FAA relaxes rules to allow use of smartphones, electronic devices on planes
by Brian Sumers
The Federal Aviation Administration moved Thursday to considerably relax restrictions covering the use of electronic devices on airplanes, a shift that should allow passengers to tap away on smartphones and tablets during all phases of flight as soon as today.
Passengers still will not be permitted to transmit data below 10,000 feet, so devices such as iPhones and iPads will need to be placed on “airplane mode” at lower altitudes. Making phone calls remains banned at all times.
Carriers cannot make the policy change unilaterally, however, as they must prove to federal officials that the new electronic device policies will not impact flight operations. The FAA originally was expected to move relatively quickly on the airline applications, and JetBlue signaled it hoped to make the change as soon as Thursday afternoon. But the FAA was not prepared to approve proposals so fast.
“JetBlue is in the final stages of gaining FAA's approval on our implementation plan that will allow personal electronic devices through all stages of flight,” JetBlue spokeswoman Jenny Dervin said in an email. “We will implement the policy as soon as the FAA gives us their approval.”
All airlines are expected to alter policies soon, but some will move faster than others. Officials at Delta Air Lines also said a policy change could come also come as quickly as Friday. Officials with Southwest, American, US Airways and United said they also were seeking FAA approval, though their applications could take slightly longer than JetBlue and Delta, which both made quick policy changes a priority.
Delta officials said all of their airplanes had completed “tolerance testing” to ensure they could safely operate under the new guidelines.
“We are still waiting for FAA approval,' Delta spokesman Paul Skrbec said Thursday afternoon. “We will be ready to move when we get that approval. We are expecting that sometime (today).”
The prohibition on electronic devices is about 50 years old, and it was originally implemented because officials worried electronics might interfere with cockpit systems. At the time, the issue was with small FM radios. But the restriction has been increasingly viewed as anachronistic in recent years, especially as more passengers — violating airline rules — kept their devices on.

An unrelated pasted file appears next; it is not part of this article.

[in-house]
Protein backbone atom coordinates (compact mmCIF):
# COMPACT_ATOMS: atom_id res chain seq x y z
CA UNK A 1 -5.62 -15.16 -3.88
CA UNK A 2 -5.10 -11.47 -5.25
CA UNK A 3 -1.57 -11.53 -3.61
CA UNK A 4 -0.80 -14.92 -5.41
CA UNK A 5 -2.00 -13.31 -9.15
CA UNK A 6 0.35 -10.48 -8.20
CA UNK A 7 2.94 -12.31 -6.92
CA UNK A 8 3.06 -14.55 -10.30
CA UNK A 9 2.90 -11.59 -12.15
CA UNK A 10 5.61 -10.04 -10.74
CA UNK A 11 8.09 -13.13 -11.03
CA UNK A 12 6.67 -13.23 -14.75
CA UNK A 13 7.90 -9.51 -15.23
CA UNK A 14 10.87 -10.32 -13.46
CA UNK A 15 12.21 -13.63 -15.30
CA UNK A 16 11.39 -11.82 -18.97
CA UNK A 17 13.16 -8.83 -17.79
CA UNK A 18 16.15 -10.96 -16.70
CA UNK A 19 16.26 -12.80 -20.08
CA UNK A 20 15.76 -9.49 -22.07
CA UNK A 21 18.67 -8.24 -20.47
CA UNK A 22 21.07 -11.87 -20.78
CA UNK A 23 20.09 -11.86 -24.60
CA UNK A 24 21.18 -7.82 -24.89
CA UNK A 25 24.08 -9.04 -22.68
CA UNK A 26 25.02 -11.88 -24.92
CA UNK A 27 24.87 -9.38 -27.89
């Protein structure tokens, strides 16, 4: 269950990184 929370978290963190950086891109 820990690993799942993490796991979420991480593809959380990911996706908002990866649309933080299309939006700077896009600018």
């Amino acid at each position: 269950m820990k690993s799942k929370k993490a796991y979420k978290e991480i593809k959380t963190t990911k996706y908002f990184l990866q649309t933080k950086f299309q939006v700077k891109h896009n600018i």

In September, a 28-member committee endorsed by the FAA recommended a rule change. On the committee were airline executives, electronics manufacturers, pilots and flight attendants.
In a briefing Thursday in Washington, D.C., FAA Administrator Michael Huerta said pilots may ban electronic devices in rare instances — about 1 percent of all flights — when there is extremely low visibility. In those cases, Huerta said, devices could interfere with landing systems.
While passengers can't access networks aloft, they now will be permitted to use their phones to connect to the Web if an airplane is equipped with an Internet system.
For safety reasons, passengers still will need to stow larger devices, like laptops, during some phases of flight. The fear is they could be dangerous if they fly around the cabin. They might also impede an emergency exit.
At Los Angeles International Airport, JetBlue ground employees were preparing Thursday for the policy change. As soon as JetBlue receives approval from the FAA, Dervin said, ground staff will begin delivering in-person briefings to pilots and crew members, and handing out one-page reference sheets on the new policy. Dervin said the first LAX flight under the new system could be a 7 a.m. departure to New York's John F. Kennedy Airport.
How much the rule change will affect passengers probably depends on whether they actually followed the guidelines in the first place. Travelers like Brett Douglas, 30, of Los Angeles have long flouted the rules. Waiting outside Terminal 3 at LAX on Thursday, he said he often listens to music below 10,000 feet.
“I don't turn it off anyway,” Douglas said. “I have my phone in my pocket. I don't think it interferes with anything. It just seemed like it couldn't be a real threat.”
Charlene Baughman, 34, of Wildomar said she is pleased the FAA is relaxing its rules. She said the beginning and end of flights can seem endless without electronic devices.
“It's like time stands still,” she said.
West Philadelphia Community-Police Partnership Recognized with $20,000 National Safety Award
MetLife Foundation honors University City alliance reducing crime and revitalizing neighborhood
University City District (UCD) and the Philadelphia Police Department (PPD) will be honored by MetLife Foundation for their extraordinary partnership to improve community safety on Monday, November 4, 10am at the UCD office and Philadelphia Police 18th District substation located at 3940 Chestnut Street. MetLife Managing Director David Fleisher presented the partners with the award.